10 Things You Need to Know If You Are Falsely Accused

10 Things You Need to Know If You Are Falsely AccusedAs William Blackstone said “It is better that ten guilty persons escape than that one innocent suffer.” Unfortunately, in our society, there are plenty of innocent people who are not only accused of a crime they did not commit, but convicted and sent to prison—or even death row. U.S. Supreme Court Justice Antonin Scalia cited an “approximate” error rate of 0.027 in a 2006 opinion, yet a new study found a false conviction rate of 4.1 percent among those sentenced to death.

It is theorized that if the false conviction rate for those on death row is 4.1 percent, then the false conviction rate for other crimes is much, much higher. These are very scary statistics. No one ever expects to be falsely accused of a crime. Such an accusation can completely rock your world, leading you to make mistakes which can be hard to overcome. Taking the proper steps immediately can make the difference between a tragic outcome and a positive one. Here are 10 things you need to know if you are falsely accused:

1.    Take action immediately. Far too many people who are falsely accused are under the impression that if they just “wait it out,” the mistake will become obvious. Unfortunately, this just isn’t true. In fact, once the police and the prosecutor have their sights set on one person, they very often stop looking, and will stubbornly defend their reasoning to the bitter end. Hire a criminal defense attorney immediately!

2.    Take your right to remain silent very seriously. Many people who are falsely accused feel that if they can just explain to the police what really happened, they will be allowed to go home. The Miranda warning states that anything you say can and will be used against you, and you should take that warning to heart. Police are trained to try and trip you up in order to prove your guilt. No matter how frightened you are, remain silent until your attorney arrives.

3.    Never, ever allow an unwarranted search. Most innocent people feel they have nothing to hide, so when an officer asks if they can search a home or car, the innocent person is likely to say “Sure, go ahead.” Don’t, under any circumstances do this. If your case goes to trial, a search that is conducted with a search warrant and one that is conducted with a verbal “okay,” are treated very differently.

4.    Make sure you have a mental “arrest plan” in place, even though you believe you could never, under any circumstances be arrested. Rather than being literally thrown to the wolves should an unexpected arrest occur, think about what you would do if the police came to your door and told you they were there to arrest you. Think about what you would say if you were called in and questioned about a crime. Having a plan of action makes it much less likely you will make serious errors should the worst case scenario occur.

5.    In a threatening situation, be the first to dial 911. It is neither right nor fair, but in most cases, the person who dials 911 is the one who will be looked at as the victim, regardless of the circumstances. So, if a family or work situation turns ugly, be the first to pick up the phone and the first to give your version of the altercation to the police.

Read More: The Consequences of a False Accusation of Rape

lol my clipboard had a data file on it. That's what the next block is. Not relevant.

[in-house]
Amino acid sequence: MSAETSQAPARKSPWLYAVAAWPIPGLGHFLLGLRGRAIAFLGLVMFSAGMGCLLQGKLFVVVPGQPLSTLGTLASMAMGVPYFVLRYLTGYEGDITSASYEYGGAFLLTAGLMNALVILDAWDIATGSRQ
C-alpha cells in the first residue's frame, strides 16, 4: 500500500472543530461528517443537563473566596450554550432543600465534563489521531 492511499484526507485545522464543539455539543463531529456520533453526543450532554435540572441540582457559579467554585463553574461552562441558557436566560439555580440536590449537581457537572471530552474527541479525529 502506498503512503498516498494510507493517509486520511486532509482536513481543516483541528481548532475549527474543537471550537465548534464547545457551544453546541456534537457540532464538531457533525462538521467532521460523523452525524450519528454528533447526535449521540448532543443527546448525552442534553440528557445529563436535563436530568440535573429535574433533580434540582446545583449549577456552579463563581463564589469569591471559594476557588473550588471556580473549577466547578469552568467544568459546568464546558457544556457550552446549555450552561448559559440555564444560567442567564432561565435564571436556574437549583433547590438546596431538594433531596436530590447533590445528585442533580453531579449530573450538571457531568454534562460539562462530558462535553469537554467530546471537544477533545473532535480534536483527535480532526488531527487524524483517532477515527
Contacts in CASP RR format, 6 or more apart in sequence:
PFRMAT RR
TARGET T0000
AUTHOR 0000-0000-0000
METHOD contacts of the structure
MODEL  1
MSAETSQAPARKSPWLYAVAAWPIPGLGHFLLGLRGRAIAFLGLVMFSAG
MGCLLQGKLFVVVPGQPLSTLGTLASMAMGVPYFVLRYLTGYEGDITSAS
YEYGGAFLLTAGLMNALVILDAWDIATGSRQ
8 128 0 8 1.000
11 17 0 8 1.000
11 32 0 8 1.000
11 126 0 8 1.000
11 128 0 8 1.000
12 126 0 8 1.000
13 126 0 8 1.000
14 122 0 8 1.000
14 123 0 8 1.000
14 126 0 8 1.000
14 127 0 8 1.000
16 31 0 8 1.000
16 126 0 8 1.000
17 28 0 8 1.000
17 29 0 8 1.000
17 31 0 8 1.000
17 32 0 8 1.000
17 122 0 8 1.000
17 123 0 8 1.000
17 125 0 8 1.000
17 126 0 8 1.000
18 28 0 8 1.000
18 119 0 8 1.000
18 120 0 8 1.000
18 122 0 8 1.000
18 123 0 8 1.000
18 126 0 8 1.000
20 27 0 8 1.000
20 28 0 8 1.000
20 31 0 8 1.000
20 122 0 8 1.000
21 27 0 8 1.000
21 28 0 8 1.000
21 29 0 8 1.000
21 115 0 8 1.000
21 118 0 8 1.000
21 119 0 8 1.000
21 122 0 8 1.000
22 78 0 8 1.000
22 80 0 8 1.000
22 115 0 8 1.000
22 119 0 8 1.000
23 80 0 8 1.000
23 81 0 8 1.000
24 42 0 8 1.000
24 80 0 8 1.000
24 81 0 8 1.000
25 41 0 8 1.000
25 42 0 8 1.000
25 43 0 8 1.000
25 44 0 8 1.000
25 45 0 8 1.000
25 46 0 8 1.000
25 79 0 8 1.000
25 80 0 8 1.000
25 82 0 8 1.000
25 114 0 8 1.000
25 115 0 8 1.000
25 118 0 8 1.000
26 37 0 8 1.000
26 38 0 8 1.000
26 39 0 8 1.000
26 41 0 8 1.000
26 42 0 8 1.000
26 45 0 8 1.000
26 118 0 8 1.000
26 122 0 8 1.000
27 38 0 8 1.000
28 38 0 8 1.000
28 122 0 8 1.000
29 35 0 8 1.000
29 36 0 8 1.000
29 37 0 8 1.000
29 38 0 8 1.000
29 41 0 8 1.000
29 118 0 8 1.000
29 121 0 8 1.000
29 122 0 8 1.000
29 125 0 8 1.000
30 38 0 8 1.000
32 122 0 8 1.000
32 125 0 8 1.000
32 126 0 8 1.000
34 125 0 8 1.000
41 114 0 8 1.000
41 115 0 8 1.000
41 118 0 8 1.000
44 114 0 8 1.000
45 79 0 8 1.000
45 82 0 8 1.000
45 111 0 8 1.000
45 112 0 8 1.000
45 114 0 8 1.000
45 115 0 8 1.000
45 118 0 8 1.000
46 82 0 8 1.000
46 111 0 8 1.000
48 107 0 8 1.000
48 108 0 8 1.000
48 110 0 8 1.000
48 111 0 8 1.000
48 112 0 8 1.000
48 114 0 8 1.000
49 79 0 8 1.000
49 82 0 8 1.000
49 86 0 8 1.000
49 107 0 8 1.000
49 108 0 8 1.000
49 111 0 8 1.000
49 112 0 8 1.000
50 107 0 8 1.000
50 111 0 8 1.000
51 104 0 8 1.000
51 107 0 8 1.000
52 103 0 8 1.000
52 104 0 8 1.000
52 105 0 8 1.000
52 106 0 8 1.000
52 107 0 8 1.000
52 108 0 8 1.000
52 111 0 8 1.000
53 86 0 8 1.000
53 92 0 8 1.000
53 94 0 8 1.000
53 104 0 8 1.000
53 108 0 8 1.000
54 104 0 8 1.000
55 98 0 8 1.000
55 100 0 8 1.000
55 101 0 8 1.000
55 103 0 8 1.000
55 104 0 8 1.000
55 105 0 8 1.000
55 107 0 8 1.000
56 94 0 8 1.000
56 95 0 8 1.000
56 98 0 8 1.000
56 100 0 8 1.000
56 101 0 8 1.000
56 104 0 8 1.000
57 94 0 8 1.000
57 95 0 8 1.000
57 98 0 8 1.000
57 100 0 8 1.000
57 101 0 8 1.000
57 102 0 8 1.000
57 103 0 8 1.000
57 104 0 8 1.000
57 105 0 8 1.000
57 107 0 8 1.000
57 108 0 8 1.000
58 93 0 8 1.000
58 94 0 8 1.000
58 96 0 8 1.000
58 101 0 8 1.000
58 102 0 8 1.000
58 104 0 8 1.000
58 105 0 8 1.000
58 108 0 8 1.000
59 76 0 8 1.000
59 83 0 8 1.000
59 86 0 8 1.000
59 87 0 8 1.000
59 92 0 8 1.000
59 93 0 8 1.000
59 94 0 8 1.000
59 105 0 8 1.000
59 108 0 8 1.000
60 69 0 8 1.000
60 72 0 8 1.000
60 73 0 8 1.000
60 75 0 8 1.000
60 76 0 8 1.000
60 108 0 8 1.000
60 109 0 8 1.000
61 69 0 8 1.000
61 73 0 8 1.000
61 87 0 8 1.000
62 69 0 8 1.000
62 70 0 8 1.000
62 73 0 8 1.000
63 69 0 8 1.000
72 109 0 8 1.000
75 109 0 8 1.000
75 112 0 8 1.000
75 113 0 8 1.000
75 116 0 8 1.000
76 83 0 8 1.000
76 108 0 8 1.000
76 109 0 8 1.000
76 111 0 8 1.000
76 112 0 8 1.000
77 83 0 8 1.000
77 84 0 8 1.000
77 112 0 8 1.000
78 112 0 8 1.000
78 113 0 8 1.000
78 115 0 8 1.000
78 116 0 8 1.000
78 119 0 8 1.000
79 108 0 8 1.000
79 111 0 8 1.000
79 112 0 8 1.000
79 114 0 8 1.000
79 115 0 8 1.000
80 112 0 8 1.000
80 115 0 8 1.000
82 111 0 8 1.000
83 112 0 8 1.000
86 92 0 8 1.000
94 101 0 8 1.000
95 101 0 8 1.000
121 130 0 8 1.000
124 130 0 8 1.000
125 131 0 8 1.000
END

6.    Never forget that the criminal justice system can be just as hard on the innocent as on the guilty. If you watch crime shows on television you may be under the assumption that all police, investigators, and prosecutors are in an eternal quest for truth and justice. In fact, the American criminal justice system has a goal of moving cases through as quickly as possible. This is done through the system of plea bargaining. Many people who are totally and completely innocent will accept a plea bargain because they have been told if they don’t, they will go to trial and the consequences could be much worse.

7.    You could well be the most innocent person in America, yet if you are charged with a crime, you will be treated as a guilty person—even when the facts and evidence don’t support your charges. Even those who are acquitted can find it extremely difficult to get the newspaper to run a story announcing their innocence—in the same way the newspaper likely ran a story announcing their guilt.

8.    Don’t fall for the theory that if you hire an attorney you must be guilty. An attorney will protect your rights and be the person in your corner who will fight for your innocence and your freedom. 

9.    Don’t skimp on your attorney fees. Your attorney may be the one person who can change the outcome of your charges, so save money anywhere you can, and hire the most experienced, knowledgeable criminal defense attorney you can.

10.Be ready to be on an emotional roller coaster that feels as though it will never end. The wheels of justice turn very slowly. If your case cannot be resolved before trial, you could easily spend two or more years with this dark cloud hanging over your head. Motions will fly back and forth, and you may make numerous appearances in court with your attorney, but it can literally take years to actually prove your innocence.

Contact Our Boulder Criminal Defense Attorneys

Colorado Criminal Defense Lawyer Steven LouthIf you or someone you love has been wrongly accused of a crime, you need an attorney on your side that can take swift action to protect your freedom. Contact the Boulder criminal defense lawyers at Steven Louth Law Offices today for a free consultation and review of your case. Call us at (303) 422-2297 to start building a solid defense against these serious criminal charges. We can protect your rights and safeguard your future.

 

 

Posted in Blog, Boulder, Criminal Defense, Wrongly Accused


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